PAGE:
American musician, pianist, composer, and arranger Scott Bradlee of Postmodern Jukebox (PMJ) posted his displeasure at Zsa Zsa Padilla’s rip off of his musical arrangement of Taylor Swift’s “Blank Space.” Bradlee shared Padilla’s video with the caption, “This week in ‘who’s ripping off my arrangements and passing their off as their own'” #PMJdiditfirst”.
Watch Zsa-Zsa’s performance below:
Padilla performed the number on the Sunday noontime variety show ASAP 20 as part of her birthday production number. Minutes after the video was uploaded on Padilla’s Facebook page, a number of Postmodern Jukebox fans from all over the world posted their dismay. Several fans also used the hashtag #PMJdiditfirst.
Taylor Swift’s “Blank Space” was previously performed with the same musical arrangement ala vintage cabaret style by Postmodern Jukebox featuring Ariana Savalas last December 2014.
Here’s Ariana Savalas’ ‘Blank Space’ performance:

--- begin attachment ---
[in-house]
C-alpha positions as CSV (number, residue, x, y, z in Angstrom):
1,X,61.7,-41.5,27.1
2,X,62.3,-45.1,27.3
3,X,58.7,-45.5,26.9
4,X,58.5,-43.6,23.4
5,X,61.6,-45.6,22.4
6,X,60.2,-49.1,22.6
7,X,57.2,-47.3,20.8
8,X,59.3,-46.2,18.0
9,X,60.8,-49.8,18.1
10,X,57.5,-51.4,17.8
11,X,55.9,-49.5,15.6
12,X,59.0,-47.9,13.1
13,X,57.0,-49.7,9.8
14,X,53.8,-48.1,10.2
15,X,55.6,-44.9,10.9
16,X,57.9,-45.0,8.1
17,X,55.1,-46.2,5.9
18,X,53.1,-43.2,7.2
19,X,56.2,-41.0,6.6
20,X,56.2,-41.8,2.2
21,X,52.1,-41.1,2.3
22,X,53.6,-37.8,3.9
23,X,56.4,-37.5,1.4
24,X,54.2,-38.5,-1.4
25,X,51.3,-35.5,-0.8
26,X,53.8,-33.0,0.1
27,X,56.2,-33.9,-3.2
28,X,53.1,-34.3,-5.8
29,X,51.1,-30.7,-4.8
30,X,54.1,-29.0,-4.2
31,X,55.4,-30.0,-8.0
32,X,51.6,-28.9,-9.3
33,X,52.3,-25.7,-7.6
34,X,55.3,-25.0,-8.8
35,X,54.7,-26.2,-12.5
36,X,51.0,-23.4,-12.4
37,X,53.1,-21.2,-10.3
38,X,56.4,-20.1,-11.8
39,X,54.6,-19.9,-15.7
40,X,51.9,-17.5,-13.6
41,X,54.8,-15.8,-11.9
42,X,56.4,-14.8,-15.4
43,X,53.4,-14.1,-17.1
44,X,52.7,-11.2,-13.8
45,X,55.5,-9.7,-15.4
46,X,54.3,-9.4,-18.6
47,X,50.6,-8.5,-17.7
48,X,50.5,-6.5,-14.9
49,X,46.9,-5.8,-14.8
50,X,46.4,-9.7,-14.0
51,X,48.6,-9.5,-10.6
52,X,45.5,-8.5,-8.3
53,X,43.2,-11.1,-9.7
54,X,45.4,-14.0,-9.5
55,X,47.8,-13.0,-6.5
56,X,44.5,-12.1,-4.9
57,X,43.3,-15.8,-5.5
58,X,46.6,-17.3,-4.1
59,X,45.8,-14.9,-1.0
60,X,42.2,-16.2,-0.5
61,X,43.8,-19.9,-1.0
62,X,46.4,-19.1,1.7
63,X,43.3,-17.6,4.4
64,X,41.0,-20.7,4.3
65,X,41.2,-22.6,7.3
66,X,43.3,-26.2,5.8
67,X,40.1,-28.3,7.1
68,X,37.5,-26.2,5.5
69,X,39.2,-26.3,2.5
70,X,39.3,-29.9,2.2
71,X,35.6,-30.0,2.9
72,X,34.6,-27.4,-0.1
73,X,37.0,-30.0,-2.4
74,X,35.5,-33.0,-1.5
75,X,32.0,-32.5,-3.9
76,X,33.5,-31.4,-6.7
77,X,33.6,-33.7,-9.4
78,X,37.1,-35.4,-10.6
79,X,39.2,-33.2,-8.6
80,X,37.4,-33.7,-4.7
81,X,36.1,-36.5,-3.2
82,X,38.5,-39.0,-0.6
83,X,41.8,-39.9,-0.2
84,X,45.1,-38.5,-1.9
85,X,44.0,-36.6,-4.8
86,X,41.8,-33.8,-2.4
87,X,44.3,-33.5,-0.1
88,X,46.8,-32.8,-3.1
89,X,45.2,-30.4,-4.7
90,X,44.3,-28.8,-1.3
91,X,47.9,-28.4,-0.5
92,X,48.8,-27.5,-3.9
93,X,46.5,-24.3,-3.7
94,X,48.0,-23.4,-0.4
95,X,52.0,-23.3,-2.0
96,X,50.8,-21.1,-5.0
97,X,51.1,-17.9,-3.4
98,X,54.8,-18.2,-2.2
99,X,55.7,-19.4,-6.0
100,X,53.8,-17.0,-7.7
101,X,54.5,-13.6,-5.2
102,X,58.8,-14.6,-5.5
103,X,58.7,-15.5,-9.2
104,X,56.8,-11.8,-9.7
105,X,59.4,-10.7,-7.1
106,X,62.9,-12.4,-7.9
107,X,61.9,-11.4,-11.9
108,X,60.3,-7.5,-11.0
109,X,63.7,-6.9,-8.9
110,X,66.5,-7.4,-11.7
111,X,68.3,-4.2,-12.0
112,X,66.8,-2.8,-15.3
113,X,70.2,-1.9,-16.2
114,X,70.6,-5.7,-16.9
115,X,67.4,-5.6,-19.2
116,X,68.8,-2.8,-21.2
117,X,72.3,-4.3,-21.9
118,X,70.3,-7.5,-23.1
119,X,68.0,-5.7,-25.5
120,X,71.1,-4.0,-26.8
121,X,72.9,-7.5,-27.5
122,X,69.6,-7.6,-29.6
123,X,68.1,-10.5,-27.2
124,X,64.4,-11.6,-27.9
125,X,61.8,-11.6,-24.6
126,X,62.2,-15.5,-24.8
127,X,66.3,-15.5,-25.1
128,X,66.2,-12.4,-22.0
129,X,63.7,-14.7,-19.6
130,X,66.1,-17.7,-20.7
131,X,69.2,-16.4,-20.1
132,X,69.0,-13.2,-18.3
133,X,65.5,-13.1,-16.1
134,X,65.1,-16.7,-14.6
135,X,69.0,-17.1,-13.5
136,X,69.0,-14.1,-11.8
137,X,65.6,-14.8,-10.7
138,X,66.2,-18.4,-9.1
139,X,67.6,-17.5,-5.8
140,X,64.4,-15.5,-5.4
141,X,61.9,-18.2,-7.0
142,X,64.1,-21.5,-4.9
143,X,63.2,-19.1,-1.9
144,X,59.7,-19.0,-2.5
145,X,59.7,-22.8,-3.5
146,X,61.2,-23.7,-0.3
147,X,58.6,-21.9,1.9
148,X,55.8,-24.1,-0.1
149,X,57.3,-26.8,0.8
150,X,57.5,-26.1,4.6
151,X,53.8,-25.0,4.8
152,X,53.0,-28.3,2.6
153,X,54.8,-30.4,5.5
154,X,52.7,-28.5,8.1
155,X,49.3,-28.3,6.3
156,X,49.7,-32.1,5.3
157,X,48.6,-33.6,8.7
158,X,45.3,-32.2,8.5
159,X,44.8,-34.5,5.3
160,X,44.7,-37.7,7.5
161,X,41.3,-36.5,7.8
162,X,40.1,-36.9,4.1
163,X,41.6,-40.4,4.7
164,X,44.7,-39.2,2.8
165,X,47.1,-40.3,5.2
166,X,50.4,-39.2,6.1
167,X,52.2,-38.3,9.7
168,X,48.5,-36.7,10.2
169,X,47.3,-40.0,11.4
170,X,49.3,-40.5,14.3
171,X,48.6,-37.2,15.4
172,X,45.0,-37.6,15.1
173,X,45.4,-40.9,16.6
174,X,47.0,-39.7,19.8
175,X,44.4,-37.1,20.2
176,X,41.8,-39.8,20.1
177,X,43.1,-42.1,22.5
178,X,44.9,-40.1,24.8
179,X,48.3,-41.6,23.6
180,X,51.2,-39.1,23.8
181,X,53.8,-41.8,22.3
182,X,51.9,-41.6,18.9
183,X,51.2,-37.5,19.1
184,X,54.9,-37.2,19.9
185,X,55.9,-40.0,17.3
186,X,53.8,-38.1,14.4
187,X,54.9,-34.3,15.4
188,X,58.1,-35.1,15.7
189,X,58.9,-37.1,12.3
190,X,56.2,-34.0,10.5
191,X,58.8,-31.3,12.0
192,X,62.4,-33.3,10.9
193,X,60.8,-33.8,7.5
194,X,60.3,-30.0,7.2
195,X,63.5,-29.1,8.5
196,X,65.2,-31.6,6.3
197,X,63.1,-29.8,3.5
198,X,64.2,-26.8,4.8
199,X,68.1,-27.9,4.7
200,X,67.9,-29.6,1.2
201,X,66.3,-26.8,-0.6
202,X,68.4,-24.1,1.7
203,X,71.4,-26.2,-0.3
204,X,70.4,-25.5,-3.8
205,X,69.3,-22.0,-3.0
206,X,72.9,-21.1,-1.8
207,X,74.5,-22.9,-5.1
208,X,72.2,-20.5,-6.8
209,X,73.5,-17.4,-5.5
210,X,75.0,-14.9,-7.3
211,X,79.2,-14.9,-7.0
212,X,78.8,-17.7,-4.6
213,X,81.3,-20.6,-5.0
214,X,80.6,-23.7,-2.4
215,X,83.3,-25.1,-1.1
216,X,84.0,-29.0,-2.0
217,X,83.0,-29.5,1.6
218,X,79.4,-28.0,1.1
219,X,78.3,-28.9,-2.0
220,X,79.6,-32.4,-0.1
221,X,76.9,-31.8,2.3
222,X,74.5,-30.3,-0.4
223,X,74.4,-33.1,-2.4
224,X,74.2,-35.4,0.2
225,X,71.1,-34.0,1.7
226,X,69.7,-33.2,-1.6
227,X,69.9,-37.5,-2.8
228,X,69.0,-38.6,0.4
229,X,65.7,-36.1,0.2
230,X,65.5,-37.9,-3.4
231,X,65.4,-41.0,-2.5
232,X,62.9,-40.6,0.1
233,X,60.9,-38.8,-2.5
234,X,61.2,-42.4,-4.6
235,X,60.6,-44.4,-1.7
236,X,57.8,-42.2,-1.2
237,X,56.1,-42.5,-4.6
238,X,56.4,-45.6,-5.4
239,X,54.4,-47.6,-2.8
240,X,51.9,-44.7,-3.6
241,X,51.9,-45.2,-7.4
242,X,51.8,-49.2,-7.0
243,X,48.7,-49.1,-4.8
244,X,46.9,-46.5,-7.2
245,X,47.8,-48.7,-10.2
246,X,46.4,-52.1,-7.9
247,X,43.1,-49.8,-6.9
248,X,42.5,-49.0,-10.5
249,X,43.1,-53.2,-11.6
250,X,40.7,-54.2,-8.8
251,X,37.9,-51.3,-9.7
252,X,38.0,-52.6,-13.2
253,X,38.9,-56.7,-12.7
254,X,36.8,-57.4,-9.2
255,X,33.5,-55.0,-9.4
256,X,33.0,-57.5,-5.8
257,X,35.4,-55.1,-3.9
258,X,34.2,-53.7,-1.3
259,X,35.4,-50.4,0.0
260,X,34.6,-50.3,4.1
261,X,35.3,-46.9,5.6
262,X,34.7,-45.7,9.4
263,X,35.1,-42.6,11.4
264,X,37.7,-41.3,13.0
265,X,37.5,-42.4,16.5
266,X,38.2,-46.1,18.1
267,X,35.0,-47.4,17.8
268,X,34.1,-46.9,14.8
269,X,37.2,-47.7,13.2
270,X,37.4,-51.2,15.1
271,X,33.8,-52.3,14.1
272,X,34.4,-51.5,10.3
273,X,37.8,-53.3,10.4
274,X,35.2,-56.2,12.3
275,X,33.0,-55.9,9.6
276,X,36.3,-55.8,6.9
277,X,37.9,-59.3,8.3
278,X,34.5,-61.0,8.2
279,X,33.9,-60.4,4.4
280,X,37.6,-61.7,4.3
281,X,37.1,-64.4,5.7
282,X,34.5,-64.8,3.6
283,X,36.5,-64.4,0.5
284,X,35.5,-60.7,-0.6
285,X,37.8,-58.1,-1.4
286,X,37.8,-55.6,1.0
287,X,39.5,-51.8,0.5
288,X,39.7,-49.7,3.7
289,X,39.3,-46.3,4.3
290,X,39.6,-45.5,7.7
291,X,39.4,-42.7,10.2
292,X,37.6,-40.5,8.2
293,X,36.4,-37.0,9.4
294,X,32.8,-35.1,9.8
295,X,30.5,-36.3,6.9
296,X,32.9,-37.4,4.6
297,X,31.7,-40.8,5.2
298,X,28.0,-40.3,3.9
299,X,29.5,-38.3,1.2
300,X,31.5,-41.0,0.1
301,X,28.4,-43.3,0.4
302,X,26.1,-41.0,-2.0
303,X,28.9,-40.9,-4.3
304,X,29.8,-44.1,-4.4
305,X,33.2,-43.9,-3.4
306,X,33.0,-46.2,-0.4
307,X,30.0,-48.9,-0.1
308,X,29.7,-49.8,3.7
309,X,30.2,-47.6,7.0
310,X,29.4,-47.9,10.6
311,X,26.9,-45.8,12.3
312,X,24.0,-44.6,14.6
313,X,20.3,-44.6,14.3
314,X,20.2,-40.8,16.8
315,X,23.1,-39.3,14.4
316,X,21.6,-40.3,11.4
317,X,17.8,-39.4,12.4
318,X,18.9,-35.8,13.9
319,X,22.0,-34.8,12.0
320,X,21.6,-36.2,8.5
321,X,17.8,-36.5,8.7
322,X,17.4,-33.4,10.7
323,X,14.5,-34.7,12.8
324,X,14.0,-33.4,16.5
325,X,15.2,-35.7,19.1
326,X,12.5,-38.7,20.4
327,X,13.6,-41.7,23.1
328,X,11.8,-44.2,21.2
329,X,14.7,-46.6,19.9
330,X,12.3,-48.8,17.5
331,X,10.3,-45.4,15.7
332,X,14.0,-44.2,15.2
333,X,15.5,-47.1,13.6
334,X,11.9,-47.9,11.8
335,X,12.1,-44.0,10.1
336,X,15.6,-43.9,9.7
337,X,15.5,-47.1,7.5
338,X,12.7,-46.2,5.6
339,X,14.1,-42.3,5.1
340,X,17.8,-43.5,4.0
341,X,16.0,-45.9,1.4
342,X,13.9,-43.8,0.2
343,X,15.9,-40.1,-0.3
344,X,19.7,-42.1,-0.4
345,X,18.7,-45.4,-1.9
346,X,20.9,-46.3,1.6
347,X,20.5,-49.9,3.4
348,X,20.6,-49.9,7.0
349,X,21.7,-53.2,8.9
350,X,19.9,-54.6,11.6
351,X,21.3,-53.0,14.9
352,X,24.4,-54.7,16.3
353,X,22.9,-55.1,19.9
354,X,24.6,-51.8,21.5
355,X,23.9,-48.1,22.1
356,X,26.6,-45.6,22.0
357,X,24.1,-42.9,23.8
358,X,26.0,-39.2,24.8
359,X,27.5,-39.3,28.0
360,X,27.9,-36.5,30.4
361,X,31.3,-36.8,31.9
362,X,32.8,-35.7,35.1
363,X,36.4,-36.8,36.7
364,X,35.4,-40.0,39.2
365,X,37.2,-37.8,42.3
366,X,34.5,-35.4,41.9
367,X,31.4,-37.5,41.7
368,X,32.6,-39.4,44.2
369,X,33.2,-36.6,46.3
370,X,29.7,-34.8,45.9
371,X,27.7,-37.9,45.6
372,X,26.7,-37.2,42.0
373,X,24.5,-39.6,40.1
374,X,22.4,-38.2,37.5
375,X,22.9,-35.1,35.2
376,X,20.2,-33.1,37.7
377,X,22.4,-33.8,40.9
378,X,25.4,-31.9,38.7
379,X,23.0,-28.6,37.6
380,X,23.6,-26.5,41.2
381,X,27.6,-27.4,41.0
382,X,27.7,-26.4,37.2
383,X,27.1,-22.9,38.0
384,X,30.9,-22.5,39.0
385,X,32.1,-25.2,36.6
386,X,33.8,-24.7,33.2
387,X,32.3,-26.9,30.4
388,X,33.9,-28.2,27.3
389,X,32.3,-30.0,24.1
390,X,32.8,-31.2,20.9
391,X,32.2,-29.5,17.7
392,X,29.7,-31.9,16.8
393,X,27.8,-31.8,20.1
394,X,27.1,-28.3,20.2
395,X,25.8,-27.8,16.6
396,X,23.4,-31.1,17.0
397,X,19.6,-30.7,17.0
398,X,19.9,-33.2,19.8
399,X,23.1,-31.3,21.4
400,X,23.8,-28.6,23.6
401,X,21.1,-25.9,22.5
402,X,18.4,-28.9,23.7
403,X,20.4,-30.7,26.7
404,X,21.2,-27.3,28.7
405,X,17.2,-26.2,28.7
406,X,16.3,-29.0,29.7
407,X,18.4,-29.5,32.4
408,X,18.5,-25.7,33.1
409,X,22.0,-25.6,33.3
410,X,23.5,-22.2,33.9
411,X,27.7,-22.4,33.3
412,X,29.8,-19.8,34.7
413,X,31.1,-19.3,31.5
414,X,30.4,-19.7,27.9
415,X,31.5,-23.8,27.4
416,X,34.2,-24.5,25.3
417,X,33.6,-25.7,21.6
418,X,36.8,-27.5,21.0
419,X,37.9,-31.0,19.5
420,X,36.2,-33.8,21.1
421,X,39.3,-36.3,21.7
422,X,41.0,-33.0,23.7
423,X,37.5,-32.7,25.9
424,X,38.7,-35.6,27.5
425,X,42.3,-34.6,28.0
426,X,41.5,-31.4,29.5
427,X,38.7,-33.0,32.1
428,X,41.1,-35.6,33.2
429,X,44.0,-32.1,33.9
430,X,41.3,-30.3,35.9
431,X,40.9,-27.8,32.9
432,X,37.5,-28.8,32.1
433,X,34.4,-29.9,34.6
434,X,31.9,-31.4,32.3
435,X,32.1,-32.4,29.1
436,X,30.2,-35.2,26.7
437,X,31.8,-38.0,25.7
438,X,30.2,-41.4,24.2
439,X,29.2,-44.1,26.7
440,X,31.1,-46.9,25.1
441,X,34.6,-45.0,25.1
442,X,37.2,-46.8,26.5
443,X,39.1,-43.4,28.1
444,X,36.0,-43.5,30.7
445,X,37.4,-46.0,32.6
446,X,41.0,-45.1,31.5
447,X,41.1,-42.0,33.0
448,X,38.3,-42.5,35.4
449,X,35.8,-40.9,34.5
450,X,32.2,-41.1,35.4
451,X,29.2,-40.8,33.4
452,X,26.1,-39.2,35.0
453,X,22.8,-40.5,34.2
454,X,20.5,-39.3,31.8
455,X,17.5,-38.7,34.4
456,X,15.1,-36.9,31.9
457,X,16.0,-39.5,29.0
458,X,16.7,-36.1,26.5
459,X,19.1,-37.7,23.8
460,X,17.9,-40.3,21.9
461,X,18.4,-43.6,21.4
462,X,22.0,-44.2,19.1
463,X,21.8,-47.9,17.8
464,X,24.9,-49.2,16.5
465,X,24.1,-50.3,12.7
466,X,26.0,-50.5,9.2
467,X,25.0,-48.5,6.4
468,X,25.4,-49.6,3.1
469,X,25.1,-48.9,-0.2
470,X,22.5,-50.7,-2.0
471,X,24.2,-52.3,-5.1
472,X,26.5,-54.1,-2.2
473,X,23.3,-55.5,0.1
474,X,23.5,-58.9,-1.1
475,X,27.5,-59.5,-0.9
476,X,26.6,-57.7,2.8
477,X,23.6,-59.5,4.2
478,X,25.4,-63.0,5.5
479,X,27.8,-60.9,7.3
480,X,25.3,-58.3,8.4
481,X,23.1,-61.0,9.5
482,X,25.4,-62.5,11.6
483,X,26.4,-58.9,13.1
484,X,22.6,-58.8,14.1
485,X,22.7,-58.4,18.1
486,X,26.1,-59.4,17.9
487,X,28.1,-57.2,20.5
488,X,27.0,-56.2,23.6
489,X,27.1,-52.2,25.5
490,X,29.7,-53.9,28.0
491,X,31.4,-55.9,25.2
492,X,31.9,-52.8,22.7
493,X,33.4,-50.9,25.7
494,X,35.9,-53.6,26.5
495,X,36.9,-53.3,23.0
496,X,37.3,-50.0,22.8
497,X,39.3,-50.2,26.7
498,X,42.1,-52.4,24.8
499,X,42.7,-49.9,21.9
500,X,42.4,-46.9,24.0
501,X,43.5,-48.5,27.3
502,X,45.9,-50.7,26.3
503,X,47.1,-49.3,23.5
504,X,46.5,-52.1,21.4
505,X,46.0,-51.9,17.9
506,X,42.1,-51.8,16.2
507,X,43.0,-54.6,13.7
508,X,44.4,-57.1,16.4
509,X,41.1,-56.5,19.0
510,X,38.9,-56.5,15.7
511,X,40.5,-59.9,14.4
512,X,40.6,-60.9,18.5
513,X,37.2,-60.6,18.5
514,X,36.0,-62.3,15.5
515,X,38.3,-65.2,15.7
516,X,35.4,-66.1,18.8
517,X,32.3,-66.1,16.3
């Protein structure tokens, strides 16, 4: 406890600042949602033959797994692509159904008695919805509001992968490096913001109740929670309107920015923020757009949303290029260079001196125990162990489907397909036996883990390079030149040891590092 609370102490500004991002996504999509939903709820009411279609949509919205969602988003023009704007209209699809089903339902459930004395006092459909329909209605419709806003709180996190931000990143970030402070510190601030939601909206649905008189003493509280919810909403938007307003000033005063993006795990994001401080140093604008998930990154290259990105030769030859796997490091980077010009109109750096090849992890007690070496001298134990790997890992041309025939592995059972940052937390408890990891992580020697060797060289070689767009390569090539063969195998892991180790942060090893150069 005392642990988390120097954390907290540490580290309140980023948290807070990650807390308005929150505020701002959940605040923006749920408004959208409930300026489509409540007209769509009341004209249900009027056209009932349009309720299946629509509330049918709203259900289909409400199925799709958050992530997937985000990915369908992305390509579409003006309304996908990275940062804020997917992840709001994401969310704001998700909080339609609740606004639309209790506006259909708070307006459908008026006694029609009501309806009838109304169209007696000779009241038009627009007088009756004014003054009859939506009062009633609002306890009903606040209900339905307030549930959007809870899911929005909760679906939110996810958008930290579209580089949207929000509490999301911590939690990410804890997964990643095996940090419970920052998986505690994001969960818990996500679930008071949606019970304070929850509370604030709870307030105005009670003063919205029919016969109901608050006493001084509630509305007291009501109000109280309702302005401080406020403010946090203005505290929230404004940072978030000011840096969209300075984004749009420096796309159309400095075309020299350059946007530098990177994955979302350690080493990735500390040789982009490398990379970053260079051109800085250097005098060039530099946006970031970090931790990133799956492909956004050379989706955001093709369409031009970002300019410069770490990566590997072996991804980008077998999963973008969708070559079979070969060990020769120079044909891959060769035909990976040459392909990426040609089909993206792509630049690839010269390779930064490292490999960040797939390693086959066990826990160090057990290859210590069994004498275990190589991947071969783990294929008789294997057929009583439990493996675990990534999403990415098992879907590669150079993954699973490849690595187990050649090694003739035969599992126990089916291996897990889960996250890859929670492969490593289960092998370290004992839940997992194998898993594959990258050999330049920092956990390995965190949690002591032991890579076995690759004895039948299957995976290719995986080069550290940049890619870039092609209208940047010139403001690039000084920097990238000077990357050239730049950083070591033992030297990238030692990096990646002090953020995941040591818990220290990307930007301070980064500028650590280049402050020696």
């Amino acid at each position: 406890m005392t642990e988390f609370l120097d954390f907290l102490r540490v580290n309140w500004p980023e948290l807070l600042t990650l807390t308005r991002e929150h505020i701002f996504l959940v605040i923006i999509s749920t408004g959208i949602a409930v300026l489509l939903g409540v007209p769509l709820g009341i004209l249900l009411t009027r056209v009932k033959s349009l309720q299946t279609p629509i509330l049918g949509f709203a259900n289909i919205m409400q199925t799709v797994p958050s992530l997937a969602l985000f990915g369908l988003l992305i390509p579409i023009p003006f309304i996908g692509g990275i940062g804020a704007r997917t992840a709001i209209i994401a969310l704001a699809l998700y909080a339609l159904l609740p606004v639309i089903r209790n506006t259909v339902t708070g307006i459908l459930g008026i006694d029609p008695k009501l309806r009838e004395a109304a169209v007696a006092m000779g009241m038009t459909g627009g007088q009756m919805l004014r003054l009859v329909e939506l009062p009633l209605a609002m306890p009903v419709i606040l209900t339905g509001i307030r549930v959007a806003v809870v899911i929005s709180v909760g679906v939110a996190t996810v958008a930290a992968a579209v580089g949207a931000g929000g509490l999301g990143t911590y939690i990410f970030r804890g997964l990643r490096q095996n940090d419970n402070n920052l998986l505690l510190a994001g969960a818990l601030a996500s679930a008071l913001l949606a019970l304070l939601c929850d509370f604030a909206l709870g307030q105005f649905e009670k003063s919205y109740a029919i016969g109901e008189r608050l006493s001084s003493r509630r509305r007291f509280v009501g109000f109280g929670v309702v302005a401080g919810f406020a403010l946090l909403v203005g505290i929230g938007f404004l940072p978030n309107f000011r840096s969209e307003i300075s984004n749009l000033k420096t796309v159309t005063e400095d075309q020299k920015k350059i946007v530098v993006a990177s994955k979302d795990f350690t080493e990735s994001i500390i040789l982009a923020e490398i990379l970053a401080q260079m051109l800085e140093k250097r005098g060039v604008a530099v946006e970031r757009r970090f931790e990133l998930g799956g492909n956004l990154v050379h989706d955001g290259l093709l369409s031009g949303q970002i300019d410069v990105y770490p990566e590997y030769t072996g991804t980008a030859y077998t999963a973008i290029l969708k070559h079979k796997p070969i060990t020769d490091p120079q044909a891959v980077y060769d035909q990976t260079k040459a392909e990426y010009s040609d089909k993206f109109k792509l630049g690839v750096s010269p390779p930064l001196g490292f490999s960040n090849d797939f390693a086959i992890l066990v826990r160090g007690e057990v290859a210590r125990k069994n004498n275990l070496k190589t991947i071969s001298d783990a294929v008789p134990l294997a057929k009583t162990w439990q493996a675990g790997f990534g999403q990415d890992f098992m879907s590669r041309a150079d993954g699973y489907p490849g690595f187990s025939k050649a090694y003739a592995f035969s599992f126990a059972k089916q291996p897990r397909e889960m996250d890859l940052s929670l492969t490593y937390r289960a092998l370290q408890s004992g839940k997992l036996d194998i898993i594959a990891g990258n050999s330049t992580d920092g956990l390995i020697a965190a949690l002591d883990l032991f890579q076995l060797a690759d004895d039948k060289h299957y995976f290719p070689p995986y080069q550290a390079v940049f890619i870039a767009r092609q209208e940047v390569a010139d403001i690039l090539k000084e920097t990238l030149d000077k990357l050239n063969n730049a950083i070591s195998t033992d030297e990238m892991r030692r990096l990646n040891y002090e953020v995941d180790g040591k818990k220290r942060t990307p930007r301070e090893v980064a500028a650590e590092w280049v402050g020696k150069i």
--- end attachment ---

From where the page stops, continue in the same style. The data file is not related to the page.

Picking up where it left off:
Postmodern Jukebox is most popular for their recreations of pop music into vintage and jazz style performances. Their short and simple description on their Facebook page, “We take pop music back in time.” says it all. Such pop-turned-vintage-type songs they’ve made include Lady Gaga’s “Bad Romance,” Aqua’s “Barbie Girl,” and The Cardigans’ “Lovefool.”
Padilla’s recreation of PMJ’s number is only one of the very many showcased in the Sunday variety show. It is, however, uncommon that the performance gets traced back to the original artist. In this case, Bradlee spoke up (and quite immediately, in fact) about the issue. The big question now is what will Padilla and her home network ABS-CBN do about it.
Forget about “Imitation is the sincerest form of flattery.” The arrangement may be in violation of copyright laws. As per the Copyright Law of the United States, a set of exclusive rights is awarded to authors and artists to encourage the creation of art and culture. “Copyright law grants authors and artists the exclusive right to make and sell copies of their works, the right to create derivative works, and the right to perform or display their works publicly.” But as Bradlee had used the term “rip off,” it is clear that no one had asked permission to recreate his original arrangement at all.
Banner photos from Scott Bradlee’s and Zsa Zsa Padilla’s Facebook pages.